Music by Tom Kitt
Book and Lyrics by Brian Yorkey
Directed by Michael Greif
Choreographed by Larry Keigwin
Produced by Broadway in Chicago
New Musical Examines Complications of Adult Life
Thirteen years ago, Avenue Q perfectly captured the hopes and fears of recent college graduates, and it remains a perfect portrait of early-to-mid twenty-somethings to this day. But those people who first saw themselves in the hapless Muppets are now on the cusp of middle-age, and having significantly shaped the paths their lives will likely unfold on, they might be wondering whether any decisions they are likely to make will still have massive impacts on their futures. For those people, Tom Kitt and Brian Yorkey’s new musical If/Then, now in its first national tour, offers a reflection on where they are now. The story, which depicts two alternate timelines, is one of the more interesting concepts to come from a Broadway stage recently, and this tour features two of the leading Broadway actors of their generation: Jackie Burns, of the tour of Wicked, and Anthony Rapp, who played Mark Cohen in the first Broadway production of Rent.
Elizabeth (Burns) has just returned to Manhattan after ending a ten-year long marriage in Phoenix. Though she has an advanced degree in urban planning, most of the rest of her adult life is suddenly irrelevant, and she can either revert to her grad school social circle, or start anew entirely. The choice is made very obvious one day in the park, when she meets up with her old friend, the activist Lucas (Rapp), and her new neighbor, the kindergarten teacher Kate (Tamyra Gray). Lucas, who calls her Beth, asks her to attend his protest, but Kate, who calls her Liz, asks her to go to a concert. Depending on who she spends the evening with, Liz/Beth and all her friends will have quite different futures.
The core of Yorkey’s book is that Liz and Beth both wind up as quite normal upper-middle class professionals. Liz meets, falls in love with, and eventually has a family with Josh (Matthew Hydzik), a soldier from Nebraska who joined the army to pay for medical school. In this timeline, Liz has a teaching position which is respectable, but not amazingly prestigious. Ironically, since the Liz timeline was started by her accepting Kate’s invitation, the ripple effect of her relationship with Josh has a better influence on Lucas, who falls in love with Josh’s fellow doctor, David (Marc Delacruz), while Kate has problems with her lover, Annie (Janine DiVita). In the Beth timeline, getting arrested at Lucas’s protest proves to be no obstacle to her obtaining a job with the Department of City Planning from her ex-boyfriend, Stephen (Daren A. Herbert). Using her new position of power, Beth is able to reconcile with Lucas’s organization and wield enormous influence for the betterment of Manhattan, but her and Lucas’s personal lives remain much less fulfilled, and they make the devastating mistake of hooking up with each other.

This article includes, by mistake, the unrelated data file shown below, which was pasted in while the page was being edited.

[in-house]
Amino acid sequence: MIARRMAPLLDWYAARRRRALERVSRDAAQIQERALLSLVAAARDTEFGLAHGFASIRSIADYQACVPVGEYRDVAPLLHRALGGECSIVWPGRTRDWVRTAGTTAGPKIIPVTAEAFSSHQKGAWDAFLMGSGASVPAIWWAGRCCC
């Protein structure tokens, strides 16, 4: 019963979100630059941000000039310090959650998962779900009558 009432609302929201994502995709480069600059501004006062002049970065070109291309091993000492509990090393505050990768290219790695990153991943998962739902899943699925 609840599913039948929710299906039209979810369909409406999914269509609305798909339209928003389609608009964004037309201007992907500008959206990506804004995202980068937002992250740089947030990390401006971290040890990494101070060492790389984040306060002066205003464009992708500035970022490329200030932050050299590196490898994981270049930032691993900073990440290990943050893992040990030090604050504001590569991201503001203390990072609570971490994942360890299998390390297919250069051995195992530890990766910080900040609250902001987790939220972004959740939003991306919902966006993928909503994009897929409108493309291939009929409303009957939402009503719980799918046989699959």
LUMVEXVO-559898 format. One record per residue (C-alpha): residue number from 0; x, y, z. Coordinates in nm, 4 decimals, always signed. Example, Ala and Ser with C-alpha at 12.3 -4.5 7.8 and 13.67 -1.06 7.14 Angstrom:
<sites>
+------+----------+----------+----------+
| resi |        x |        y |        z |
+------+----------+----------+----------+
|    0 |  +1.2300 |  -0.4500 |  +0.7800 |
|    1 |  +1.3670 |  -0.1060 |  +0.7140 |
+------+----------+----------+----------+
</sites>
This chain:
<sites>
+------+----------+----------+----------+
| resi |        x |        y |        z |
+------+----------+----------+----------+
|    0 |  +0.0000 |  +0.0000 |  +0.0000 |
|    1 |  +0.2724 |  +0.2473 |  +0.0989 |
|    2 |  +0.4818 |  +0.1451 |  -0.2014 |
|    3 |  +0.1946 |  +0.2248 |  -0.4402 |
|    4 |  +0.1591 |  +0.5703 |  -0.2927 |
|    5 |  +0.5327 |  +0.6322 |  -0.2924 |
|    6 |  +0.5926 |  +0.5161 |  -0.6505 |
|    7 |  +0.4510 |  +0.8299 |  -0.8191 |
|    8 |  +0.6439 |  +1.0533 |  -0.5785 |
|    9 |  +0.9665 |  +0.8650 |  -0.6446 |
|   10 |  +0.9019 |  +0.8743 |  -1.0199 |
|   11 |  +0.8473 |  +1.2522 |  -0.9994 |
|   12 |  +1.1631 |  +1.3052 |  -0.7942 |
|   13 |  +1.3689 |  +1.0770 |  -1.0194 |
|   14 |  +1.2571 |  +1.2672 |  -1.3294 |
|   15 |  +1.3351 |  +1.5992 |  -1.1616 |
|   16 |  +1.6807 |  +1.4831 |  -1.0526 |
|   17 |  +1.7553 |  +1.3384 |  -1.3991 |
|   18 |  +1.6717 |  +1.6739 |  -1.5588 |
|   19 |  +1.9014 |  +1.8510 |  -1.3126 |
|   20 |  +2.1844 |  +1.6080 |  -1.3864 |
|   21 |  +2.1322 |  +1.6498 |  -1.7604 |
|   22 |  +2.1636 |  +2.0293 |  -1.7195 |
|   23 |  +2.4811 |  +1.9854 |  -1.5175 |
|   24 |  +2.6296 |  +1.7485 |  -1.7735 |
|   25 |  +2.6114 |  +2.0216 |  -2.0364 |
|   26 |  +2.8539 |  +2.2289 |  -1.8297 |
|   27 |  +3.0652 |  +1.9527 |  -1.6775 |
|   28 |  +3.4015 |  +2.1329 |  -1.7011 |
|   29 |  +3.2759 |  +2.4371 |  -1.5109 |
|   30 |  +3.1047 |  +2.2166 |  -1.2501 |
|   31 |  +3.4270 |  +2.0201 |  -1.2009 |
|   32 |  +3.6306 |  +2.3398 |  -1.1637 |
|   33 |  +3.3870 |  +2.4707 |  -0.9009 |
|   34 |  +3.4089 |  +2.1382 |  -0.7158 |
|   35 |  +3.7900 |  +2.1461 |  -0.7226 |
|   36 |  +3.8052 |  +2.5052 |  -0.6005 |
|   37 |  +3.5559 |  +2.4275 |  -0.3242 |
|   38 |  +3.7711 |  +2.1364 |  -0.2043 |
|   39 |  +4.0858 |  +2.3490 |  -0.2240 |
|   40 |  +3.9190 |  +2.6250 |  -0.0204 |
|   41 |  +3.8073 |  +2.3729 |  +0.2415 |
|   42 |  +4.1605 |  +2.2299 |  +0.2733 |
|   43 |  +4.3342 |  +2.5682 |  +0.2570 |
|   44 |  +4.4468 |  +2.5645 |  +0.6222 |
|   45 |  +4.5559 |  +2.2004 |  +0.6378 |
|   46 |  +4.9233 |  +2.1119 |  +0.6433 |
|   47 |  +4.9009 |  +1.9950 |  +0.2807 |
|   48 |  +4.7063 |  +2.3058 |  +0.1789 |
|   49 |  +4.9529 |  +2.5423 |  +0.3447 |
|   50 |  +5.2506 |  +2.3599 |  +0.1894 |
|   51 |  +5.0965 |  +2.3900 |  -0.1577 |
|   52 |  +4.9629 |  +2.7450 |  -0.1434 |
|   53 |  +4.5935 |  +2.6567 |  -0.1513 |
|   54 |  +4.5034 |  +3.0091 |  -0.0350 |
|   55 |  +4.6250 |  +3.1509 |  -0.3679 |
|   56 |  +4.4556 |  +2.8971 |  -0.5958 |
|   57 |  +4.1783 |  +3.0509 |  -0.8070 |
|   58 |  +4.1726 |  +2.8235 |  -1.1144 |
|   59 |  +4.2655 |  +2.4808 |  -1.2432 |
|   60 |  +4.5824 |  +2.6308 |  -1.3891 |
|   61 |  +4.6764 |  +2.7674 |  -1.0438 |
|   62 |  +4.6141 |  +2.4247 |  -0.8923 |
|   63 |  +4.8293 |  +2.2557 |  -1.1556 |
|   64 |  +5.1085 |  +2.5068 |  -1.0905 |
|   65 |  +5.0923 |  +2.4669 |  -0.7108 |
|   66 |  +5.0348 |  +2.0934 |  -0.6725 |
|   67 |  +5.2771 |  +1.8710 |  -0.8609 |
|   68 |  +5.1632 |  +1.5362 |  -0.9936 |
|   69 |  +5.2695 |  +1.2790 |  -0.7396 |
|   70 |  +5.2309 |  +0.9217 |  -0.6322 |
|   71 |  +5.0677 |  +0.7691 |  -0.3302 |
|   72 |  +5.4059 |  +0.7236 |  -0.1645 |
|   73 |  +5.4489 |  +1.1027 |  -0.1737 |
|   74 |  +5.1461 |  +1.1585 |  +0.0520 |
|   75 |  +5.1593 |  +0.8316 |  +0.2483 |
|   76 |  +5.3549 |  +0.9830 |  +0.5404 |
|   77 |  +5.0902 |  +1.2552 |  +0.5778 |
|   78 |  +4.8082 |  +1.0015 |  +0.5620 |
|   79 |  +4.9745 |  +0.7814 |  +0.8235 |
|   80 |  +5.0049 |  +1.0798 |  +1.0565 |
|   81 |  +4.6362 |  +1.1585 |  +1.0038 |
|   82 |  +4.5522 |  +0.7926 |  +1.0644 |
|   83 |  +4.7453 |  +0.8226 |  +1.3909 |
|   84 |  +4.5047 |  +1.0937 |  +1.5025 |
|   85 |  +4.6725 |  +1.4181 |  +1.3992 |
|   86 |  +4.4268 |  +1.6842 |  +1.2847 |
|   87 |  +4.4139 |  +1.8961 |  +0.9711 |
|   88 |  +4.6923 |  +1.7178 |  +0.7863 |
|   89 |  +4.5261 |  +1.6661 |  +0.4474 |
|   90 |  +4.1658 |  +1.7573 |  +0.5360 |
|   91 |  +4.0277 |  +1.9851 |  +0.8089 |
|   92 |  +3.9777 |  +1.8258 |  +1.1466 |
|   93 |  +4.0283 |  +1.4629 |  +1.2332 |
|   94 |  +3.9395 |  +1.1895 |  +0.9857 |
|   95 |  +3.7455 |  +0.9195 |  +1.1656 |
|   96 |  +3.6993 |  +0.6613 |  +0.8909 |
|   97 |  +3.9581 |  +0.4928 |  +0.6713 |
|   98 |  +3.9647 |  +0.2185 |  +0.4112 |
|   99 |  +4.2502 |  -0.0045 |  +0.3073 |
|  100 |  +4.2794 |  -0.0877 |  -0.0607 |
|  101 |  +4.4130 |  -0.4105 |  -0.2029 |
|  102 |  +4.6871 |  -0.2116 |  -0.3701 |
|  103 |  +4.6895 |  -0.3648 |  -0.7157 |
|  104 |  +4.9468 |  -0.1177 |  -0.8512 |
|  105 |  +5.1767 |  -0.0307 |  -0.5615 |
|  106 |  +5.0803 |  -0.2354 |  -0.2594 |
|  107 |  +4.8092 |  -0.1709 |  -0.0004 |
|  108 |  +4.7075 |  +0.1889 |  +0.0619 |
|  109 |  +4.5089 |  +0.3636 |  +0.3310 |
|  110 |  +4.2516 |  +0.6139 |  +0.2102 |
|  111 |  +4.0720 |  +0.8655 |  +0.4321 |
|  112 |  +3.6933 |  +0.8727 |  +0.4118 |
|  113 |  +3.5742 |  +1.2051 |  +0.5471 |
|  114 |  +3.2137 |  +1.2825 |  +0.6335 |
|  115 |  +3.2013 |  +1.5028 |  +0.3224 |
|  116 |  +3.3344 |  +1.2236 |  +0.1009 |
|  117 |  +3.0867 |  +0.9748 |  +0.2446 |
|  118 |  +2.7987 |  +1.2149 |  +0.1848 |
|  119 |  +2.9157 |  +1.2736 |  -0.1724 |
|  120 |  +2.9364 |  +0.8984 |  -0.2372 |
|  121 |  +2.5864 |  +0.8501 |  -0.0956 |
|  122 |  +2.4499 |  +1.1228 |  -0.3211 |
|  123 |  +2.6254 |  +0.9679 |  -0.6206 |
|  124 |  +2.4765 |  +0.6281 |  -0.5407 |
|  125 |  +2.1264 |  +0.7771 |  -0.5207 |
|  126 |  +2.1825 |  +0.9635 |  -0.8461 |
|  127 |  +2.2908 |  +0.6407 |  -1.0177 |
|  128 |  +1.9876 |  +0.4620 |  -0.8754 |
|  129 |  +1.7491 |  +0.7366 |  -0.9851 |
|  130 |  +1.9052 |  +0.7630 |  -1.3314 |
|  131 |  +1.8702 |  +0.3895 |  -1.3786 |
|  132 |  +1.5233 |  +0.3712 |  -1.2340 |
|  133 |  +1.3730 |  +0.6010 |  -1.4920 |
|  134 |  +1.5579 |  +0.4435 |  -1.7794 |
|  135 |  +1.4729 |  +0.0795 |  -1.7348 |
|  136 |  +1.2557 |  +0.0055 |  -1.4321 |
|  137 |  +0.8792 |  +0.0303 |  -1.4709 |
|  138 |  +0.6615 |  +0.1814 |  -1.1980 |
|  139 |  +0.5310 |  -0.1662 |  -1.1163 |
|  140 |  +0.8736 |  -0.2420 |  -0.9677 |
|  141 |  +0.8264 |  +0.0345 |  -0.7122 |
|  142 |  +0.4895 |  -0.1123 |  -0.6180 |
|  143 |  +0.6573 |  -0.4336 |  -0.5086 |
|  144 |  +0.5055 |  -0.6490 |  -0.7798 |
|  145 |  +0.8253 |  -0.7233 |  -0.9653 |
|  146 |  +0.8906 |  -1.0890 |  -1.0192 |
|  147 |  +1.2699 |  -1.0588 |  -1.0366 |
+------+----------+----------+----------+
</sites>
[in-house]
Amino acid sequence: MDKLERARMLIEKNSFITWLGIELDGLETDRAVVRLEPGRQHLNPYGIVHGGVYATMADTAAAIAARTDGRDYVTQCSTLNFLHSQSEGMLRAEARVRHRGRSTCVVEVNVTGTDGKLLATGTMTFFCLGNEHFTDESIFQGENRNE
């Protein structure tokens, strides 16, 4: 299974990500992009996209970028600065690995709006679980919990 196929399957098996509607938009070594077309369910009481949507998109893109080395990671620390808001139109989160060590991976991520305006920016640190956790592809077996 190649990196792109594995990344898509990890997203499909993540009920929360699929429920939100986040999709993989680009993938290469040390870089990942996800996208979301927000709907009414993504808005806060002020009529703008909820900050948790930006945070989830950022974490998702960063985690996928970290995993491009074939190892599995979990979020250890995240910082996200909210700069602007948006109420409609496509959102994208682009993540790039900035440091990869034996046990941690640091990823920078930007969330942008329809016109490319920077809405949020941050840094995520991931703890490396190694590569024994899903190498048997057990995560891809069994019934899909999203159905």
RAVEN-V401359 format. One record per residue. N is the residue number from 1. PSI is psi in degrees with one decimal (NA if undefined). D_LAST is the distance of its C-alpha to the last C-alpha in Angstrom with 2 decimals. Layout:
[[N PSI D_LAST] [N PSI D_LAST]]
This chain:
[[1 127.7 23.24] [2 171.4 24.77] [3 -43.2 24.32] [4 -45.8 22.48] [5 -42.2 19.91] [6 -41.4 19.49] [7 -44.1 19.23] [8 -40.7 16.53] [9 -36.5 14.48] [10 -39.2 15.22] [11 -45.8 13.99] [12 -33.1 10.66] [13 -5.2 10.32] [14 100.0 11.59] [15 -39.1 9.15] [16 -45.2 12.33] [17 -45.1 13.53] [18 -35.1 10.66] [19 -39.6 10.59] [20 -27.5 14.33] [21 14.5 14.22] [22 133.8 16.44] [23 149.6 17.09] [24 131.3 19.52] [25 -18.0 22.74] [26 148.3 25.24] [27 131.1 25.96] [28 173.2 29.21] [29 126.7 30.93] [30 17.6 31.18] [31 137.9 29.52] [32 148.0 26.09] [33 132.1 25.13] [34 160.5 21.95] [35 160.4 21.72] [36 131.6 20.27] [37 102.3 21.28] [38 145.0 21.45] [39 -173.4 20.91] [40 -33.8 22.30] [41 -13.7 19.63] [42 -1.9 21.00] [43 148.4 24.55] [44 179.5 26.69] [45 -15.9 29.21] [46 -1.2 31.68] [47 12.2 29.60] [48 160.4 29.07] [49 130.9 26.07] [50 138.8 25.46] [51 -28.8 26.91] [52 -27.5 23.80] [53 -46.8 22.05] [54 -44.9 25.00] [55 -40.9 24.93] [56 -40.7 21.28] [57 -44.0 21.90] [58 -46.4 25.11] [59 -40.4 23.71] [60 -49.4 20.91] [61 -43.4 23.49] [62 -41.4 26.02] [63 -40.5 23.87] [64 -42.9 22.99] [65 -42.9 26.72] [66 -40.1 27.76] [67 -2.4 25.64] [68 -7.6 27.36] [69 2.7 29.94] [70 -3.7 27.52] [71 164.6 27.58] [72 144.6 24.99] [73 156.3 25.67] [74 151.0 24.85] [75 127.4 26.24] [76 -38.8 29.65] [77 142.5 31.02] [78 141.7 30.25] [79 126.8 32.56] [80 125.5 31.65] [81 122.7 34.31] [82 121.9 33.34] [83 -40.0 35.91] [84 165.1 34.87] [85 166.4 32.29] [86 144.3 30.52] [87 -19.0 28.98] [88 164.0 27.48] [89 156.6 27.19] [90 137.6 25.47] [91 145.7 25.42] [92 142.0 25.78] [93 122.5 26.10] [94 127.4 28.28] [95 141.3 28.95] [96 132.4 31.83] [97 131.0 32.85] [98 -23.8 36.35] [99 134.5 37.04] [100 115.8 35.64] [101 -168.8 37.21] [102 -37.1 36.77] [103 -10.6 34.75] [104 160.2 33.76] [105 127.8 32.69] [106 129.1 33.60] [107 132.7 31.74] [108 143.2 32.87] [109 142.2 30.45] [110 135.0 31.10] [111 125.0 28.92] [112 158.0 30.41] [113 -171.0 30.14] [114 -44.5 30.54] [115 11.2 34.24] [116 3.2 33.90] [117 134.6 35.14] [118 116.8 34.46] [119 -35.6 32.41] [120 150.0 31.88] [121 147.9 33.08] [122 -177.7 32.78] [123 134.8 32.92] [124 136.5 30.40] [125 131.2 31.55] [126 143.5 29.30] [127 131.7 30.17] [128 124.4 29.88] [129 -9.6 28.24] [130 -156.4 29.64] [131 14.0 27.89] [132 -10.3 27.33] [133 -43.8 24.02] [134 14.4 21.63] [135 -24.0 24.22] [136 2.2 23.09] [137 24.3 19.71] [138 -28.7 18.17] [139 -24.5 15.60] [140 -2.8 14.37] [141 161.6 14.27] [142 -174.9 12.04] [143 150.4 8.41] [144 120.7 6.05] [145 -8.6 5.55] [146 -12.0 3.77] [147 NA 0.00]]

However, the musical is hardly so gauche as to suggest the entire difference in Liz/Beth’s lives is whether they pursue family or a career. Both have their complications, and the book seems to suggest that true love exists in this story’s world, regardless of timeline, but that its duration can be influenced. Burns makes both Elizabeths quite likable, and is to be commended for her acting in both roles. Even when her character is making poor choices, her reasons for doing so remain sympathetic. I only wish Tom Kitt’s music hadn’t relied so much on her and fellow former Elphaba Idina Menzel’s tremendous volume (they both played Elizabeth on Broadway). Her song “What the Fuck?” is cute, and “You Learn to Live Without” is poignant at just the right moment late in the show to describe both Liz and Beth’s very different states of mind. But there are also too many monotonous anthems that require Burns to belt recitatives.
To accommodate the two storylines, director Michael Greif has kept the staging as fluid as possible. Designer Mark Wendland’s main set piece is a turntable, and Peter Nigrini and Dan Scully’s projections provide most of the visuals. Their use of maps of Manhattan reinforces one of the show’s key themes: the interconnectedness of all the people in the city, and the importance of seemingly small actions by each of them. Like Burns, the ensemble all acquit themselves well in roles which show mature people dealing with real problems. While the music is, for the most part, secondary to the story, the strings-heavy orchestra provides a warm sound which would be soothing were the volume not too high for the acoustic instruments. Larry Keigwin’s twirl-heavy choreography also allows the book to take precedence, but with a book as intelligent as Yorkey’s, that’s alright. For people who have settled into life, If/Then provides reassurance that the world’s still in motion, and that a normal life still has great significance.
Reviewed February 24, 2016
For more information, see If/Then’s page on Theatre in Chicago.
Playing at the Oriental Theatre, 24 W Randolph, Chicago. Tickets are $25-98; to order, call 800-775-2000 or visit BroadwayInChicago.com. Performances are through March 6. Running time is two hours and thirty minutes with one intermission.